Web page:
Article Text

Download PDFPDF
  1. M Brittan1,
  2. N A Wright2
  1. 1Histopathology Unit, Cancer Research UK, Lincoln’s Inn Fields, London, UK
  2. 2Histopathology Unit, Cancer Research UK, Lincoln’s Inn Fields, London, UK and Molecular Pathology Centre, Institute of Cell and Molecular Medicine, Barts and the London, Queen Mary’s School of Medicine and Dentistry, London, UK
  1. Correspondence to:
    M Brittan
    Histopathology Unit, Cancer Research UK, 44 Lincoln’s Inn Fields, London WC2A 3PX, UK;

Statistics from

Request Permissions

If you wish to reuse any or all of this article please use the link below which will take you to the Copyright Clearance Center’s RightsLink service. You will be able to get a quick price and instant permission to reuse the content in many different ways.

Stem cells are primitive cells located in a specialised mesenchymal “niche” that lack expression of any definitive markers of lineage commitment and are therefore difficult to define and identify. Stem cells maintain their capacity for limitless self replication throughout the lifetime of their host, and can also divide to produce daughter cells, committed to the formation of every adult cell lineage within their tissue of origin. The stem cells of the gastrointestinal tract remain unidentified which has led to many conflicting hypotheses as to their precise nature and function. For example, the numbers and location of stem cells in the intestinal crypts and gastric glands have never been conclusively proven and, consequently, the clonal origins of these structures under normal circumstances and in neoplasia are clouded issues. The morphological events of gastrointestinal carcinoma formation are hotly debated, with two main conflicting hypotheses of the mechanisms of expansion of a mutated stem cell clone. However, with the emergence of the molecular pathways governing gastrointestinal stem cell function, and the identification of putative intestinal molecular stem cell markers, such as Musashi-1, comes a clearer insight into the properties of the gastrointestinal stem cell. Adult stem cells from several tissues can leave their niche and engraft into extraneous tissues, including the gastrointestinal mucosa and underlying mesenchyme, and transform to produce adult cell lineages common to these foreign environments. This process is optimal when the requirement for regeneration is enhanced (that is, in diseased or damaged tissue) and indeed, the contribution of transplanted bone marrow stem cells to intestinal myofibroblasts is significantly upregulated in colitis. However, adult stem cell plasticity has recently been disparaged by reports suggesting that stem cells spontaneously fuse with indigenous adult cells to form a diploid cell with an aberrant karyotype, and it is important to investigate if bone marrow …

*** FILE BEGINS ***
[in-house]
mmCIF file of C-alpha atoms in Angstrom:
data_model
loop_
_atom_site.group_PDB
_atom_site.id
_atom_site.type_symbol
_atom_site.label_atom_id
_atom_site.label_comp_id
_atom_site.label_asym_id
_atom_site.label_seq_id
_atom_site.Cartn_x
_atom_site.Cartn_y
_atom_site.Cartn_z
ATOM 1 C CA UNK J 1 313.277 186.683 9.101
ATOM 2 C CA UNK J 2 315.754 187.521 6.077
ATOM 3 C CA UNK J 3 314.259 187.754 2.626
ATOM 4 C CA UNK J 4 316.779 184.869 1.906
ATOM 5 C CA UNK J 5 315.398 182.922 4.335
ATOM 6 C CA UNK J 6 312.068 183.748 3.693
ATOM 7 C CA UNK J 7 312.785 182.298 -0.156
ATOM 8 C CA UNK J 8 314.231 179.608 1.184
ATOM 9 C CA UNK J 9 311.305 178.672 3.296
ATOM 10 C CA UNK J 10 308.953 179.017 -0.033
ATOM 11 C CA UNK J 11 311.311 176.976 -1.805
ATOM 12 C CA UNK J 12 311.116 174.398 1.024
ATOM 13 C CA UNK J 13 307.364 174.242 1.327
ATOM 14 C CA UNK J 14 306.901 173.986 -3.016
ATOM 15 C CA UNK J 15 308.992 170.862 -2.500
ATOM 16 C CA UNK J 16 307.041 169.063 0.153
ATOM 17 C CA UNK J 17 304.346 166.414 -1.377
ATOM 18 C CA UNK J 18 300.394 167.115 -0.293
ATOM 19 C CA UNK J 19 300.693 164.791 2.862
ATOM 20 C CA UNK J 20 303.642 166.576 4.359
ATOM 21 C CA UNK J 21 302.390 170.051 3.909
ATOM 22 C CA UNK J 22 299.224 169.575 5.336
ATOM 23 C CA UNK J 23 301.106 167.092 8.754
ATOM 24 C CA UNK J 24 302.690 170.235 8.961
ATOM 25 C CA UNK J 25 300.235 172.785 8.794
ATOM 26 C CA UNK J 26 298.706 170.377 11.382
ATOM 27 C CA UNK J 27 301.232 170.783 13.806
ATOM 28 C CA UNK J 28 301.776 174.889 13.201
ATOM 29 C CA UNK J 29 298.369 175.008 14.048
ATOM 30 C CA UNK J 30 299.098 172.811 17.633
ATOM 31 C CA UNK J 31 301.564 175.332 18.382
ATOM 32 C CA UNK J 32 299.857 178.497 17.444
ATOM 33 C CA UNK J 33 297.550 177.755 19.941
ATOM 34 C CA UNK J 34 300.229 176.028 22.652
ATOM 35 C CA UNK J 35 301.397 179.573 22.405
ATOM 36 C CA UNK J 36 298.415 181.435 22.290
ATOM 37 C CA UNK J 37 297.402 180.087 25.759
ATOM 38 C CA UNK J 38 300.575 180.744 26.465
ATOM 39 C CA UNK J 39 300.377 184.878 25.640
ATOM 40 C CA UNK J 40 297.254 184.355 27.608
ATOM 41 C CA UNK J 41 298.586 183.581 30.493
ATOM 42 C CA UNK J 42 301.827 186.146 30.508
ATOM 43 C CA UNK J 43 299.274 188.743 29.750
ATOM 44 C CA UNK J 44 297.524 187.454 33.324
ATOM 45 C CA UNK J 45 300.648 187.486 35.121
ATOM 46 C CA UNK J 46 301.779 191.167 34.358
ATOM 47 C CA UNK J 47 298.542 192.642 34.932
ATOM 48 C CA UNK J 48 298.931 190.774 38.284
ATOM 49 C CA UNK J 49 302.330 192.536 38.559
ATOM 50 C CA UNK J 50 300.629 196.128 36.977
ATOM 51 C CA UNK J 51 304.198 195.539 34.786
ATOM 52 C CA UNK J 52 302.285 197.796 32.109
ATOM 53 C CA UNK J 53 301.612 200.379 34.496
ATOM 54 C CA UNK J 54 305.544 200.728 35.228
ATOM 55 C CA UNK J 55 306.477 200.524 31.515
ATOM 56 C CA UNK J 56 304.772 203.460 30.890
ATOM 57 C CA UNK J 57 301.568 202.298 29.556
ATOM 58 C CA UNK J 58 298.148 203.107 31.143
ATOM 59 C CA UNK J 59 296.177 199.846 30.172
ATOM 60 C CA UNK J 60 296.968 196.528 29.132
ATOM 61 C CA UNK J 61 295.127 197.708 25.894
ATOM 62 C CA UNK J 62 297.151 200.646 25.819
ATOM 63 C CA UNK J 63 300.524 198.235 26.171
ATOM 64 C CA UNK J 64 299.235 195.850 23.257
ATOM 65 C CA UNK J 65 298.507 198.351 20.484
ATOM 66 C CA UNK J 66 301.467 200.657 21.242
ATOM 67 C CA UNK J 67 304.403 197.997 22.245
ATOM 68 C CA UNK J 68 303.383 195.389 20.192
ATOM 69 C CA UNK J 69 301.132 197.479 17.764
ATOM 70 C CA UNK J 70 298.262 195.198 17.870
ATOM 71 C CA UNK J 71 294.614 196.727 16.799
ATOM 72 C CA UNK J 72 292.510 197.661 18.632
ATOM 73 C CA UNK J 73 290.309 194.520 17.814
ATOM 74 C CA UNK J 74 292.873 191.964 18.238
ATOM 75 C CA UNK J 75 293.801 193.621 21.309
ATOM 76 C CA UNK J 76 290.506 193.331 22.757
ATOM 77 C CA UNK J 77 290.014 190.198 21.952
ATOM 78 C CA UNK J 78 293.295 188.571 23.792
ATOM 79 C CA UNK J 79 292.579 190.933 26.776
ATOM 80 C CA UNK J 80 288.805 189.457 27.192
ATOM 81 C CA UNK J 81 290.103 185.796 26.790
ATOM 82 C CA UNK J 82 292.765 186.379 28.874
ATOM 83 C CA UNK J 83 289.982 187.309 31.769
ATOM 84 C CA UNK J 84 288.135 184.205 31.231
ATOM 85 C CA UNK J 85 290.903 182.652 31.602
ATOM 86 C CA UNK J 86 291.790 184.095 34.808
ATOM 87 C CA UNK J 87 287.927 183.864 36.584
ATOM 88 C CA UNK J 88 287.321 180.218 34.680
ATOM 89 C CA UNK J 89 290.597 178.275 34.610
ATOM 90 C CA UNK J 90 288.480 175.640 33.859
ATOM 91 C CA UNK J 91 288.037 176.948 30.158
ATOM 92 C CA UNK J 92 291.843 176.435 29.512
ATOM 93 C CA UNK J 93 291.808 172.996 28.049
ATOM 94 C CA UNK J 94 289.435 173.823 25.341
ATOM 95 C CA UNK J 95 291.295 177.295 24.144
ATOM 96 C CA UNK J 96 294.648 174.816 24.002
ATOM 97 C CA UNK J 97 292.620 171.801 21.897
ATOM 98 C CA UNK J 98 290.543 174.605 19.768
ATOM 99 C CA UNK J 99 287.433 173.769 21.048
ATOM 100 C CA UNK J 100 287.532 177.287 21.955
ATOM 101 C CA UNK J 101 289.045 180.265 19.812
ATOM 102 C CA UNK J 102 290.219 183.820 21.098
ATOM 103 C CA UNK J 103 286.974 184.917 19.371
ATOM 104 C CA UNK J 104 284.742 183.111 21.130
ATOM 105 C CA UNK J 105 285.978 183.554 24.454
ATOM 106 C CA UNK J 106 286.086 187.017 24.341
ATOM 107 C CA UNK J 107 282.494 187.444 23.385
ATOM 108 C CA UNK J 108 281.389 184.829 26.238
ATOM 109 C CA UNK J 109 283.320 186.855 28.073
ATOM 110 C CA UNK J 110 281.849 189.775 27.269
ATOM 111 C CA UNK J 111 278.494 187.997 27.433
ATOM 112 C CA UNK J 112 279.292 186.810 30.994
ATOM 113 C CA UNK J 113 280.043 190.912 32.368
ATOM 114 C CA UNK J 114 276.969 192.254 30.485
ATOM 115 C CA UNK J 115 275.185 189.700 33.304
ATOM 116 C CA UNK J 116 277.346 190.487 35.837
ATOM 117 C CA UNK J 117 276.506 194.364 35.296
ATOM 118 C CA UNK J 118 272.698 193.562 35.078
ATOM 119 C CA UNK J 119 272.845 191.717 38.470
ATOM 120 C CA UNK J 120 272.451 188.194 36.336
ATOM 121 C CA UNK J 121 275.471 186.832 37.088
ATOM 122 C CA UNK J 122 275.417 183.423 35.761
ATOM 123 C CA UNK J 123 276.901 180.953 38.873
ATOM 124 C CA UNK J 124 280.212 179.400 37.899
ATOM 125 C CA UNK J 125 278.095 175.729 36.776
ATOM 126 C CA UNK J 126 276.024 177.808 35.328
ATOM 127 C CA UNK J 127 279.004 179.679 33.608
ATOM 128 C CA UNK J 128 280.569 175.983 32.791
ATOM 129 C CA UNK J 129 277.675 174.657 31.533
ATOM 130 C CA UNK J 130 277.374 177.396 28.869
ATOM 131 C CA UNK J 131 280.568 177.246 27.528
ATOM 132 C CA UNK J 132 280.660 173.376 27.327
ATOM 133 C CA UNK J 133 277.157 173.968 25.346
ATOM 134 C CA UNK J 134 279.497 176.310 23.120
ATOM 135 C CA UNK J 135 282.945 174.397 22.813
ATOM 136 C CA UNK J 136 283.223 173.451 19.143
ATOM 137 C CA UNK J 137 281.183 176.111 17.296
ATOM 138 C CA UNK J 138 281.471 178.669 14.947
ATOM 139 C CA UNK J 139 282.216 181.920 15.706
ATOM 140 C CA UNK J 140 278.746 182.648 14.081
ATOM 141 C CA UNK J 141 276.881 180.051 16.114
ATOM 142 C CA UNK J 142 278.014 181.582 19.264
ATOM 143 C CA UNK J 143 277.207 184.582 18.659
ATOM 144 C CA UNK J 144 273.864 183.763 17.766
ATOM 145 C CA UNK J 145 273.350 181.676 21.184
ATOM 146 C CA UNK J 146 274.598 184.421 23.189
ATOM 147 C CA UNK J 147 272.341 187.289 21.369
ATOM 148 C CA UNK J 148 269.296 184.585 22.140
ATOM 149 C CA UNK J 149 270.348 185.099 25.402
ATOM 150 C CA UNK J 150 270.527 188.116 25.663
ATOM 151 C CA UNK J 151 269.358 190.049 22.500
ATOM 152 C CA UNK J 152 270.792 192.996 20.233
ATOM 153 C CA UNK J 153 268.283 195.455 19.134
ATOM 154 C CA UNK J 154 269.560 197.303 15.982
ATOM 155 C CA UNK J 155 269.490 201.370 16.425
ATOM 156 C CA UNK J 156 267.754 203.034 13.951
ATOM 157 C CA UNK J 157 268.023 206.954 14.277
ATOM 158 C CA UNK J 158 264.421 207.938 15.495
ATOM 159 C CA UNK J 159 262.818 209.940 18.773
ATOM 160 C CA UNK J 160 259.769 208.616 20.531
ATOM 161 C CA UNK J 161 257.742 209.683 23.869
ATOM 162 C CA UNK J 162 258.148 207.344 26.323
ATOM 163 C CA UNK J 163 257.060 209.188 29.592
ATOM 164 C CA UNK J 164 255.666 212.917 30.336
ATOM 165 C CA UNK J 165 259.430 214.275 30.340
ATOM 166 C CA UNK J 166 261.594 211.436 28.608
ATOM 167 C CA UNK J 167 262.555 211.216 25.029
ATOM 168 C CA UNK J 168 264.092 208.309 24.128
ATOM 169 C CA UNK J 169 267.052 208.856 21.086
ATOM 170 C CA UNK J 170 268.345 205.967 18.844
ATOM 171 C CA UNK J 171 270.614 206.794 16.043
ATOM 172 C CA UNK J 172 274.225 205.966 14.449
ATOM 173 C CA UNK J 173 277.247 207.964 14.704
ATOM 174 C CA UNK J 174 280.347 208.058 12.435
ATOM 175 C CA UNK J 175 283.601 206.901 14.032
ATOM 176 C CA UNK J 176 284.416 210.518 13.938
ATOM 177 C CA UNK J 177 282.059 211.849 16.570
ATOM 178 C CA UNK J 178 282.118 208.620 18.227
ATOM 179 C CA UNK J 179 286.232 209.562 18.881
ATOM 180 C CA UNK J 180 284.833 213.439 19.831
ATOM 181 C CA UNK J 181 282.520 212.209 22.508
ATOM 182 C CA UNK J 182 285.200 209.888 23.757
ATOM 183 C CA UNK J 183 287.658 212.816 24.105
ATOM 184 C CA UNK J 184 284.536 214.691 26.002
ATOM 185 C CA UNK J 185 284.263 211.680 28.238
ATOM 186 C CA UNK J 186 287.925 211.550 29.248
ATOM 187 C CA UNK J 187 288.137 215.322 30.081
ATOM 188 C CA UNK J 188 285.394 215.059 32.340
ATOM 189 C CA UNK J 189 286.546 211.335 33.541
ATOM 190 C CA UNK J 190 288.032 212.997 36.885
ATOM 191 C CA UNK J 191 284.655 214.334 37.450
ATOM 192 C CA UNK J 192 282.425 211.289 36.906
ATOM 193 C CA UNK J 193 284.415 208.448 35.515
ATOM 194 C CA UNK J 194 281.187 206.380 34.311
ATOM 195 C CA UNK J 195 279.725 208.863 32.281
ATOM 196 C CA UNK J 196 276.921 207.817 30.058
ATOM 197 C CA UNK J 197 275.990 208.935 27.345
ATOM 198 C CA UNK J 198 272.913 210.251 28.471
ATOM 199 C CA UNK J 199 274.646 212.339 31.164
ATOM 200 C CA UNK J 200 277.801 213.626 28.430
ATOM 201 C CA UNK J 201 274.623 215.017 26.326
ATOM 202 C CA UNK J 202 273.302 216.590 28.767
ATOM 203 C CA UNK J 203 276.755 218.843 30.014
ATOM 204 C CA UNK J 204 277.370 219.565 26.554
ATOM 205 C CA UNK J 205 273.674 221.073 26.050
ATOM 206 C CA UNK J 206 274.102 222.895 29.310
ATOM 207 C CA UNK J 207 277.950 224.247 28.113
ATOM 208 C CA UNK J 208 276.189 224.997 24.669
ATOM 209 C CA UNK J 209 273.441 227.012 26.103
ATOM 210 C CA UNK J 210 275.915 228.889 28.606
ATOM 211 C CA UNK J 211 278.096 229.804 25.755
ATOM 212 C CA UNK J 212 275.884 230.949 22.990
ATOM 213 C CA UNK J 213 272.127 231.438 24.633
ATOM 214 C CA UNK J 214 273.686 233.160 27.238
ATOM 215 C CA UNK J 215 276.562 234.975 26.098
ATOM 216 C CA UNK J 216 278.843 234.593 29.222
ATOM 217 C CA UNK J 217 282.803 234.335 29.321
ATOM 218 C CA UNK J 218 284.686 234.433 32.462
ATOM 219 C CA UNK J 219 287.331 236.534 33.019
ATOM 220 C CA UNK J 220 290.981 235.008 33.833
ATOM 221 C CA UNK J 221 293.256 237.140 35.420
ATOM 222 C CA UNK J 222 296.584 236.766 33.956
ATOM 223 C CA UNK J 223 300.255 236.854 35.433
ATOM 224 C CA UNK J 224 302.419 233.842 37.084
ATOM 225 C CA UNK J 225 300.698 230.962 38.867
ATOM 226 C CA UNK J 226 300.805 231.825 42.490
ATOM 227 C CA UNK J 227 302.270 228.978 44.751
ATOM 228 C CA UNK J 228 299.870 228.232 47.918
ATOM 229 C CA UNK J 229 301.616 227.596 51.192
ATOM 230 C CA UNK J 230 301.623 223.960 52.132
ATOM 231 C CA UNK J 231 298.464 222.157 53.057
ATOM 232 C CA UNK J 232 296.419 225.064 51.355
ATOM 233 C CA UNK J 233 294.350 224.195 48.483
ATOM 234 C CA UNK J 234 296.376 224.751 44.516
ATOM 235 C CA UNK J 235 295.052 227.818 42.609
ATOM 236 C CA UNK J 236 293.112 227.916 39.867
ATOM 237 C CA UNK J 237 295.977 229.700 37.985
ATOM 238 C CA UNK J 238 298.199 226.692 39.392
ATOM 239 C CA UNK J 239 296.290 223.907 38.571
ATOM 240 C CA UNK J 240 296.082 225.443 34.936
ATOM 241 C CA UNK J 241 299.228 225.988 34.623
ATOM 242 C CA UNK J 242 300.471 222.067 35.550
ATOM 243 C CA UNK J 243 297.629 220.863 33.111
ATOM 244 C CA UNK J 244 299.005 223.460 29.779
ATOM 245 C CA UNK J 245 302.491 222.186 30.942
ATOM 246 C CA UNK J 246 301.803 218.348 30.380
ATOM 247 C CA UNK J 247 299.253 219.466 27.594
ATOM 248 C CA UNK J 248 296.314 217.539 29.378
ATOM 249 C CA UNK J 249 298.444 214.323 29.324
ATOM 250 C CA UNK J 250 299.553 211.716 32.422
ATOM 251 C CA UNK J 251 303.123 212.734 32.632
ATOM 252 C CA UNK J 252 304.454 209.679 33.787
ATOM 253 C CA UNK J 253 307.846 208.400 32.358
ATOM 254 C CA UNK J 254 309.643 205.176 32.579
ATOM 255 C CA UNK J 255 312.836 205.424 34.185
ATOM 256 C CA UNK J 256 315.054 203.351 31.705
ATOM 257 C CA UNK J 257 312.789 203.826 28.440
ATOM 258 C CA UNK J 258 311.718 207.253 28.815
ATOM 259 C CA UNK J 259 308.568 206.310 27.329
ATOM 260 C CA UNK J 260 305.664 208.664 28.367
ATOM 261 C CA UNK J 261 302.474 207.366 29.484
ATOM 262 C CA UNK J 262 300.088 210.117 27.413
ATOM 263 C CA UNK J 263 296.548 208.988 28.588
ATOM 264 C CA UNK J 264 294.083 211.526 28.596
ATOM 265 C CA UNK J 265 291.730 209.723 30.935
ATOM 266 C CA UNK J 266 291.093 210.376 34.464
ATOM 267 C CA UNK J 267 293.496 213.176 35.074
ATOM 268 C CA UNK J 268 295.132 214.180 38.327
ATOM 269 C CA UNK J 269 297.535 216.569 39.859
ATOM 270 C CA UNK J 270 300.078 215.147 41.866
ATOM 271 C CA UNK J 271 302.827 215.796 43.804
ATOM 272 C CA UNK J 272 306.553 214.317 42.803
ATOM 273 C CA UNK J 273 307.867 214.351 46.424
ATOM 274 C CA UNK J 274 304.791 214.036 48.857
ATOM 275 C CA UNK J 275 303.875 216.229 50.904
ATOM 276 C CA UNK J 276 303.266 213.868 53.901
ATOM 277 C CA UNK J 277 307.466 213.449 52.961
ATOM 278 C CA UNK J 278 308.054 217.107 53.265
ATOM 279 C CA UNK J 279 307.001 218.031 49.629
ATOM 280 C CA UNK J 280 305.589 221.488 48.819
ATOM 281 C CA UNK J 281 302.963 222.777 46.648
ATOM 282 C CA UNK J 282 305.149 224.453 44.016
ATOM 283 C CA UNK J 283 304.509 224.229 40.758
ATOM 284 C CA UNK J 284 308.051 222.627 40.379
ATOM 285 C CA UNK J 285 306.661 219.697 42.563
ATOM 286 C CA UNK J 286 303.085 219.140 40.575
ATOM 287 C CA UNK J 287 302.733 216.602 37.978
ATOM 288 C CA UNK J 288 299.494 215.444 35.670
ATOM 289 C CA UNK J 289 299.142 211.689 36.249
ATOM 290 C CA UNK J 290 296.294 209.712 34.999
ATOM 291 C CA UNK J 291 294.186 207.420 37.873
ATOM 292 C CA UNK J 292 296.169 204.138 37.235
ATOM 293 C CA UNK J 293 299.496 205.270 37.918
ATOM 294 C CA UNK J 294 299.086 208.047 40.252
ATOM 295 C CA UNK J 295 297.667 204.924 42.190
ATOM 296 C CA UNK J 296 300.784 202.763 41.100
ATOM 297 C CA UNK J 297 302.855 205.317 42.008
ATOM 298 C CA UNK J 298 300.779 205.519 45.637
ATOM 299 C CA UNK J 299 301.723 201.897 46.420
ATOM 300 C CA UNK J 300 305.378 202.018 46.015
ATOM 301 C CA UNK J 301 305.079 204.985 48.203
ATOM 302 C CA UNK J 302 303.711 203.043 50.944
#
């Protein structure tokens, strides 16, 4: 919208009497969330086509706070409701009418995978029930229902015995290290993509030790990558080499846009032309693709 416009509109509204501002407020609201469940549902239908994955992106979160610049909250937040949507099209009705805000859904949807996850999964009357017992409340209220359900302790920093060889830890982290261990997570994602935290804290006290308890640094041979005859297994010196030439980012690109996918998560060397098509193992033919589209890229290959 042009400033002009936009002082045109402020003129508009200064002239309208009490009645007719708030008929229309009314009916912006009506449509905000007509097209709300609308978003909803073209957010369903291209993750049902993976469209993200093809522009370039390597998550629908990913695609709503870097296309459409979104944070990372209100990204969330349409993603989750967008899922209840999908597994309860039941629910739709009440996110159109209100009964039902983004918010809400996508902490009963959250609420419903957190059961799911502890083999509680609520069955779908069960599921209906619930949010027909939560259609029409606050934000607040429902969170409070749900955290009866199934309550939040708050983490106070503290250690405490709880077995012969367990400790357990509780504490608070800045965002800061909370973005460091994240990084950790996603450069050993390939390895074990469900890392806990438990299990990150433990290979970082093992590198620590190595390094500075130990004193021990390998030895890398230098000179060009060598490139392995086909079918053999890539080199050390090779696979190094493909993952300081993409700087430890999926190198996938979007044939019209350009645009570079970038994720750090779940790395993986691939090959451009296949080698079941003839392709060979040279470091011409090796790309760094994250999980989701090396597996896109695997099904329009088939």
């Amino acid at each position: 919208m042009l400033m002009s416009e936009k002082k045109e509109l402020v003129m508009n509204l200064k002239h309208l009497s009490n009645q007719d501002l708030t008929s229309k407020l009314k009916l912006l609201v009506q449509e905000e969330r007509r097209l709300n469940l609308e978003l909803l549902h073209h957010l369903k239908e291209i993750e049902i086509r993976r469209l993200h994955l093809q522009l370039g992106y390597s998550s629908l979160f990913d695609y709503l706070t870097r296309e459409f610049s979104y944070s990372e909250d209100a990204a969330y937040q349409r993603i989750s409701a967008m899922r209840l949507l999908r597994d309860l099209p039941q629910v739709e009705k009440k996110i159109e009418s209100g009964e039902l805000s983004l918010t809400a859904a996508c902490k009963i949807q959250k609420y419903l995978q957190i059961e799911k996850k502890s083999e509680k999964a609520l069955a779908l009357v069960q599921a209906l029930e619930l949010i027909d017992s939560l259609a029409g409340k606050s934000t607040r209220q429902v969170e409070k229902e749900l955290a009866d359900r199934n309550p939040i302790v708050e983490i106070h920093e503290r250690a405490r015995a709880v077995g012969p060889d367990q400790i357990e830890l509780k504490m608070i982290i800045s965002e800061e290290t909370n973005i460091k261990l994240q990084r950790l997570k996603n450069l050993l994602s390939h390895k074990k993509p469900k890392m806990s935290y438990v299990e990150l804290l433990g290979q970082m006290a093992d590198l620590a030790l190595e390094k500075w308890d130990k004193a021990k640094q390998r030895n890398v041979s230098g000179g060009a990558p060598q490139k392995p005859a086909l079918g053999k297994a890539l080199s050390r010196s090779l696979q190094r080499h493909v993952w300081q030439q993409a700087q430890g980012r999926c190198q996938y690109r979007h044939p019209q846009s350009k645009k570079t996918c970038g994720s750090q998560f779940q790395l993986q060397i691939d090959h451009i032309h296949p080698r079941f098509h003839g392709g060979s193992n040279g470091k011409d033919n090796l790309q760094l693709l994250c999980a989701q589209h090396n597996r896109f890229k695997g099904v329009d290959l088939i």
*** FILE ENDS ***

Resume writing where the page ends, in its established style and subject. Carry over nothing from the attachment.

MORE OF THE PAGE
View Full Text